It turns out that the office for Coast is based at BBC Birmingham. However Mike Taylor, the freelance director who made the programme in question, was in the middle of making an episode of Time Team for Channel Four when I caught up with him. "Yes. I chose all the music for the Sweden and the Baltic episode of Coast," he confirmed, though an inquiry whether it reflected his taste led to a declaration in favour of Arcade Fire.

"I try to find stuff that will work but that doesn't impose itself too strongly on the editorial. At the same time you want it to add character, warmth and humanity to the programme. So I'm constantly on the lookout for music that has its own personality but which will not completely overwhelm the film. Lyrics, for instance, get in the way of your voice over." I've since discovered that it's a straightforward thing to remove vocal lines from digital recordings these days, including those to be found on CDs: it can be done on a laptop.

"With that Coast episode I was trying to find a way of keeping the music the same vibe all the way through because it was a series of individual stories, so I thought 'Let's look at modern folk'. I think I ended up with some Noah and the Whale and Laura Marling, as well as Seth Lakeman and Mumford & Sons.

"There used to be a library and researchers you could call on for help with music, but those days at the BBC are gone. It might be just as well really, as the new arrangement puts more control in the hands of the director and you did used to get some odd things happening. For instance, I remember once asking for some music that evoked parks and receiving, from a researcher, Parklife by Blur. I mean, really...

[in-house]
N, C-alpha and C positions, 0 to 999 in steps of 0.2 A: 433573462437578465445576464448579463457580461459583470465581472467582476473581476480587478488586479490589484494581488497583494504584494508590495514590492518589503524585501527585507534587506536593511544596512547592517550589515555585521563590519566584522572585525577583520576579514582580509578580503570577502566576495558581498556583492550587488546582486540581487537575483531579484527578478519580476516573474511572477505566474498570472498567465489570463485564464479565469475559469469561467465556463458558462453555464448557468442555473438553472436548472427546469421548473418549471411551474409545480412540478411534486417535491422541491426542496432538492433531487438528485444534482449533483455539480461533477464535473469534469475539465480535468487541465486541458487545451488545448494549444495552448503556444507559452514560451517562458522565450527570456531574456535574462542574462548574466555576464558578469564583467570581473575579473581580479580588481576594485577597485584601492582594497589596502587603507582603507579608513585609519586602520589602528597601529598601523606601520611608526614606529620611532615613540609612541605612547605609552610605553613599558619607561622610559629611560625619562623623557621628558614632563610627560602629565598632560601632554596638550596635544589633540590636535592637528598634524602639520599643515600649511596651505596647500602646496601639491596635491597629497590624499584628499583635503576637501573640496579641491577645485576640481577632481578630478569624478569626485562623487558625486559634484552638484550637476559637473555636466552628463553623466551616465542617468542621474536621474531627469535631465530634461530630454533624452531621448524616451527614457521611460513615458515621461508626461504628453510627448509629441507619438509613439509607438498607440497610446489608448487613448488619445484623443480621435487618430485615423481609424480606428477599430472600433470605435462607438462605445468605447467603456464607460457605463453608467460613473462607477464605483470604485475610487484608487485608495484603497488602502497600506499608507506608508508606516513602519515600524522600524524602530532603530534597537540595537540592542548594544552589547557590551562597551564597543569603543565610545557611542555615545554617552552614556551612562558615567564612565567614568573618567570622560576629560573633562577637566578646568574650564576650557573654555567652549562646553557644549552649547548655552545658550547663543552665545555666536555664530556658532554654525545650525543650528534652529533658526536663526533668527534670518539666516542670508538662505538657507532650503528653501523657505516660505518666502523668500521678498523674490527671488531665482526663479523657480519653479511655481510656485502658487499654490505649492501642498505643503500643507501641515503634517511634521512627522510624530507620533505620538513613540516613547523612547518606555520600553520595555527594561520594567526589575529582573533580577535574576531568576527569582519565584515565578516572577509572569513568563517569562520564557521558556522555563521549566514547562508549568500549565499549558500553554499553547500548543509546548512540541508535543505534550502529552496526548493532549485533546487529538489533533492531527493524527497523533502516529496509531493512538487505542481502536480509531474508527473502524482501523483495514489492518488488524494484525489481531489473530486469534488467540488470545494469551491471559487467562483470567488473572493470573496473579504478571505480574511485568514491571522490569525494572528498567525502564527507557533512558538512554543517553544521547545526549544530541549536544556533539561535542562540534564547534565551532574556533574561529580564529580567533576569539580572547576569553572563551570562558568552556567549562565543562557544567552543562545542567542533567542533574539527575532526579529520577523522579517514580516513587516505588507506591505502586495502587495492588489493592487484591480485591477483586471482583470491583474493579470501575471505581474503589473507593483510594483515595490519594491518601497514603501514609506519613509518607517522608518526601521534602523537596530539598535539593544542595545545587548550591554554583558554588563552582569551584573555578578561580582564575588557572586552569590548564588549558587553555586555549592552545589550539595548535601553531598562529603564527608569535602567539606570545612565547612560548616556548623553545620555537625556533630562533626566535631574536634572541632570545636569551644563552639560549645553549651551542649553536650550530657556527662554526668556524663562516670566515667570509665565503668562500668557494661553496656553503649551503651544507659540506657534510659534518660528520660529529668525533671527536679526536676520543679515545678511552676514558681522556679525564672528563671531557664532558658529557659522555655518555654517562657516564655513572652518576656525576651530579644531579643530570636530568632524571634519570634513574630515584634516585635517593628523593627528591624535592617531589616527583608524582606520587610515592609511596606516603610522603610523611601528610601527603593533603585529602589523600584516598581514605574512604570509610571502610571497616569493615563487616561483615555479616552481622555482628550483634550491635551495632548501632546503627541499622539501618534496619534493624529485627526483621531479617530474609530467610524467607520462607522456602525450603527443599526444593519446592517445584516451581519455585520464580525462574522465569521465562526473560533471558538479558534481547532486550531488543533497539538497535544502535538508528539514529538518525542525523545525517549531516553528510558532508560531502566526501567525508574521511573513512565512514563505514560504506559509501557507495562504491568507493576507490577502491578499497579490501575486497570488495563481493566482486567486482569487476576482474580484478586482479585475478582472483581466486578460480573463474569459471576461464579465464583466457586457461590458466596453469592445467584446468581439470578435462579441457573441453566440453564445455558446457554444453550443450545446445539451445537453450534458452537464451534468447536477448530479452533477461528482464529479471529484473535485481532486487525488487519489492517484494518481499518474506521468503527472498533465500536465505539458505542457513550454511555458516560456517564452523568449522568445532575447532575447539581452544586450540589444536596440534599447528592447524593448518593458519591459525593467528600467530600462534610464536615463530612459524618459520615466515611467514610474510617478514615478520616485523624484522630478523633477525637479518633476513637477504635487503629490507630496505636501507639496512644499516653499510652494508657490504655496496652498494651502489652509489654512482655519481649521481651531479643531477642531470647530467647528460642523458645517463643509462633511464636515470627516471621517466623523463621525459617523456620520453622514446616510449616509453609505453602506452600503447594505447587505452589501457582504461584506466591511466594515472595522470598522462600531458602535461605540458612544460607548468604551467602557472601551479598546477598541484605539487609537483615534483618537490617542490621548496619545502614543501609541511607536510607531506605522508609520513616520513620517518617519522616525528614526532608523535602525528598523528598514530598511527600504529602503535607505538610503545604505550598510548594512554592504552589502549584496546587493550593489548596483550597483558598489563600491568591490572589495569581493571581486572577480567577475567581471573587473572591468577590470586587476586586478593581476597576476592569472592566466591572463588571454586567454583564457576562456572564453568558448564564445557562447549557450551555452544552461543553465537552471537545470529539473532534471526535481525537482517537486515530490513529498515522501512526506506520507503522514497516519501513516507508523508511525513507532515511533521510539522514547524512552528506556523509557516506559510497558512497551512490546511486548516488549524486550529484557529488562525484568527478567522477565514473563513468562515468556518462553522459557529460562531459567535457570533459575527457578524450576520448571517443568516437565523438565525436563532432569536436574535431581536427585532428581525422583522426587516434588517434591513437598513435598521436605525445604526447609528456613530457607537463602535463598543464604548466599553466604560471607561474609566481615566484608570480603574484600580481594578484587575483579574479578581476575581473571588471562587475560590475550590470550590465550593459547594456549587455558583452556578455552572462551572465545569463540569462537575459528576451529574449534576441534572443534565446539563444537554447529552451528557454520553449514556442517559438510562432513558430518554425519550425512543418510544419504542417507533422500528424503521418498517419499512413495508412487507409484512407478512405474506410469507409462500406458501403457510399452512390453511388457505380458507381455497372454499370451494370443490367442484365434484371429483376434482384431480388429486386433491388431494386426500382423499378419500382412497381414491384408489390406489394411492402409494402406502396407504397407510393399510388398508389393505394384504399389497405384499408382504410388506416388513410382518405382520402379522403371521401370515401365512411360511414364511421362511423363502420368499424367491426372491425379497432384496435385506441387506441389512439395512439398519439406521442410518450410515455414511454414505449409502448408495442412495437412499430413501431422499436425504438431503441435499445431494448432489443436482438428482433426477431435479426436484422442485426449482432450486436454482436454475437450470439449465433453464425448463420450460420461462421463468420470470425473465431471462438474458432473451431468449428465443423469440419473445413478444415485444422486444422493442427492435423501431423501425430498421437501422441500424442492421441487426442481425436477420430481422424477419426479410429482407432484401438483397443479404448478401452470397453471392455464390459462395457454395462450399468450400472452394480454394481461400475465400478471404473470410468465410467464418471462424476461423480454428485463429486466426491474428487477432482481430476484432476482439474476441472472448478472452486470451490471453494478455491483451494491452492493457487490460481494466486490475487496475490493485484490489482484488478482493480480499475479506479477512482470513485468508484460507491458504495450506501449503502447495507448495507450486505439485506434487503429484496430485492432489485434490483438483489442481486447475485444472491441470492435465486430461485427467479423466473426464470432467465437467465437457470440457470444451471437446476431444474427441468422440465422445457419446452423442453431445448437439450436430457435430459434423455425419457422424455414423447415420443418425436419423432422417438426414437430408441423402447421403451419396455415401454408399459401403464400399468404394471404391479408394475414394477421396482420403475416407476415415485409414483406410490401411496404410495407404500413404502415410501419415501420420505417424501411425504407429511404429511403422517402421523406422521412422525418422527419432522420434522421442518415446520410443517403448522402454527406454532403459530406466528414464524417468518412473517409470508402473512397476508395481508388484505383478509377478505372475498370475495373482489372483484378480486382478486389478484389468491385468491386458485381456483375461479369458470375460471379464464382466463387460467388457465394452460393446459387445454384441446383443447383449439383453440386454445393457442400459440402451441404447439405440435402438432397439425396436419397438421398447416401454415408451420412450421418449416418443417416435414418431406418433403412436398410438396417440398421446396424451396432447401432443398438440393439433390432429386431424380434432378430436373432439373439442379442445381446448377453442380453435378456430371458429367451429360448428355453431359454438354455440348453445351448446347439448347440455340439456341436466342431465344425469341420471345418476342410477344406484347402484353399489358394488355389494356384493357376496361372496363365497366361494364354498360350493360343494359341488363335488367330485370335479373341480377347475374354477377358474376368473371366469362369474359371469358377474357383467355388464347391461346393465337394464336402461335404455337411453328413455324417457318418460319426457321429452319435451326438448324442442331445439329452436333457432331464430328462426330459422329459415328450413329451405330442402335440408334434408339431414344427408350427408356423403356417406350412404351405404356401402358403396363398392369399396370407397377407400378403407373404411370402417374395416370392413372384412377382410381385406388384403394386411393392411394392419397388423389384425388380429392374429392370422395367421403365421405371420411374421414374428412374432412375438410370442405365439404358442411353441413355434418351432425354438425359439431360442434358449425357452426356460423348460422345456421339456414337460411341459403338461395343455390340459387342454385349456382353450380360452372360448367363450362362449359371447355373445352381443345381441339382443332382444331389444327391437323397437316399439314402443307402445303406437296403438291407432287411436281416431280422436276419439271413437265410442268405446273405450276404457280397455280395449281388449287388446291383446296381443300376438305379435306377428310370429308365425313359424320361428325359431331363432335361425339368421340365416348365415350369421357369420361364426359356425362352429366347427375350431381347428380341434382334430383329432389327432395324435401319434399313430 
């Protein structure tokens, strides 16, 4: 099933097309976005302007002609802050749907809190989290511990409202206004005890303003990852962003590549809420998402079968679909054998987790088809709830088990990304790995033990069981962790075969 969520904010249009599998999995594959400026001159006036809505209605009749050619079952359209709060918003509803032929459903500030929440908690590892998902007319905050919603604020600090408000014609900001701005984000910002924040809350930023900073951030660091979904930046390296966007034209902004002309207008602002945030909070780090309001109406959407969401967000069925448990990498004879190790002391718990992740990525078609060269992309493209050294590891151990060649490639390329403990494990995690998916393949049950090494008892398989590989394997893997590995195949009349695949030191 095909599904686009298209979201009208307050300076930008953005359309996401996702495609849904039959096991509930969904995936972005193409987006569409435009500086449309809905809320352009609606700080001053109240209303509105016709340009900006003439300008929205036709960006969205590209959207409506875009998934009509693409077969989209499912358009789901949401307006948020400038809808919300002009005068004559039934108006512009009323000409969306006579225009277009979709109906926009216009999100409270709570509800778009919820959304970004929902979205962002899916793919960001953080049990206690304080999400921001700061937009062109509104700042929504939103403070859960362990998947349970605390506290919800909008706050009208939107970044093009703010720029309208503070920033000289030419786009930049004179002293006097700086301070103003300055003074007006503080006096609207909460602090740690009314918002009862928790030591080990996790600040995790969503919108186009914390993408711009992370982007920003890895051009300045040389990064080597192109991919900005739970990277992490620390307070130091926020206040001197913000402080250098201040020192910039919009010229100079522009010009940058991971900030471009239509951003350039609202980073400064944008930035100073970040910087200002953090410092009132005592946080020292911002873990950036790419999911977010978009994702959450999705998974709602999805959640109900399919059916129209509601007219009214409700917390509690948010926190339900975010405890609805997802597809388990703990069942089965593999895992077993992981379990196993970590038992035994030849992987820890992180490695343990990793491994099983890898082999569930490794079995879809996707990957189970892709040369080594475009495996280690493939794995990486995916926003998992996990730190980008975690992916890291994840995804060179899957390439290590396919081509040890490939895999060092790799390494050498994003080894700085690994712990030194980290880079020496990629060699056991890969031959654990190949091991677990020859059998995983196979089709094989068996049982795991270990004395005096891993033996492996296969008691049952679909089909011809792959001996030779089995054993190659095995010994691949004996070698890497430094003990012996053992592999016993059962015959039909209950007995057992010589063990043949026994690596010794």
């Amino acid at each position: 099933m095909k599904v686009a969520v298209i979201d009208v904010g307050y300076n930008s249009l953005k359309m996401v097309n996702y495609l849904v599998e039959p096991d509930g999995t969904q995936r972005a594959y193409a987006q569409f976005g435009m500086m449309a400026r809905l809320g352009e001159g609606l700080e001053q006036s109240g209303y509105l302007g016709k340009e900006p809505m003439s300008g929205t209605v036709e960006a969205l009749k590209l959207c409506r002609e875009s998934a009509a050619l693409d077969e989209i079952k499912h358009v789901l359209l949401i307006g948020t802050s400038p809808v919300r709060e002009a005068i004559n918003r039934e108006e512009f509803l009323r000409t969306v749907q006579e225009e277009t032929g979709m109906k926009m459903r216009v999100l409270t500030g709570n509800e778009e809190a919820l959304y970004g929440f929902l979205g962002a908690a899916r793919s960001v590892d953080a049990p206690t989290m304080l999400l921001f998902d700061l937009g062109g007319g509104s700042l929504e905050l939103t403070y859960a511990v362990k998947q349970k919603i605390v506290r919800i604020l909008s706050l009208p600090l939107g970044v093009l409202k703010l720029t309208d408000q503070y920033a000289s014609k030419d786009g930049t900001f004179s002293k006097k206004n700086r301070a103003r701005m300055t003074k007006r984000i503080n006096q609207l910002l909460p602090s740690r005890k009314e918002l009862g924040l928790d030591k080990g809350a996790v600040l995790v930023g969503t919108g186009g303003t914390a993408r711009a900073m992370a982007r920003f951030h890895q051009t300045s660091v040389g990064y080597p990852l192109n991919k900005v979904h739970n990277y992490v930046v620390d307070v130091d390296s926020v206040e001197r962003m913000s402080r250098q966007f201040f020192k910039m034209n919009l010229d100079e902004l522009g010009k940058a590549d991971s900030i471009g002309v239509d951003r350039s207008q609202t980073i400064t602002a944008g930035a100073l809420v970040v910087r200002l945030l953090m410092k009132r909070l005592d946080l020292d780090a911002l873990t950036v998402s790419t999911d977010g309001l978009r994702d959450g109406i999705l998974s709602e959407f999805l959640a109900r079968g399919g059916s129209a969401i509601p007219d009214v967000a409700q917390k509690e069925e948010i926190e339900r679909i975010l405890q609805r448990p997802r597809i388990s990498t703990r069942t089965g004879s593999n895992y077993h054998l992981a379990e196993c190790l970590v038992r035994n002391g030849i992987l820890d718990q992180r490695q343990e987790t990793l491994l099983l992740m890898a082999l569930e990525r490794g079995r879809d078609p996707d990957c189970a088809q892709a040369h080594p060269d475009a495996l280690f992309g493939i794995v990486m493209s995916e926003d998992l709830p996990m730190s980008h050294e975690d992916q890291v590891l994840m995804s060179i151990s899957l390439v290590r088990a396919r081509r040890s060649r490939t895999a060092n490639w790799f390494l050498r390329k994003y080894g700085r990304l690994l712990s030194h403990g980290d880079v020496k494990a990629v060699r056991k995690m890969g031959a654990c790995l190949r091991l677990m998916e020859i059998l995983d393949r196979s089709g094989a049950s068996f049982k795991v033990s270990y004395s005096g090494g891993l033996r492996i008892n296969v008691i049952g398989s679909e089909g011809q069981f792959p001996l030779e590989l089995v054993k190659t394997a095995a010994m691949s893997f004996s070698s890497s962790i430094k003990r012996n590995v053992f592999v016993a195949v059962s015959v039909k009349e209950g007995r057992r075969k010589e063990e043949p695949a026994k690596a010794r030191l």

"The new facility is called BBC Jukebox, it's on auntie's intranet and you need permission to access it. It's definitely helped because you have a much wider choice of things to listen to before you make a selection. I think I must have put in two or three days of trawling and sending stuff off to the editor."

Apparently the BBC's music library still exists but the corporation is trying to use the available technology to simplify the process of music editing. Taylor wondered out loud whether Seth Lakeman minds hearing his music used in this way, although since royalty payments are involved I would have thought he could probably stifle any nagging artistic doubts? Especially since there is a move afoot within the BBC to encourage the music industry to volunteer more samples by compiling lists, to be supplied to the public on BBC websites, of music played during programmes.

"I suppose it could have been worse - it could have been on an advert," he mused. "I really think some tracks should be saved for the nation, like listed buildings. I remember once hearing Heroes by Bowie on an advert for insurance and just thinking 'Noooooooooo!'"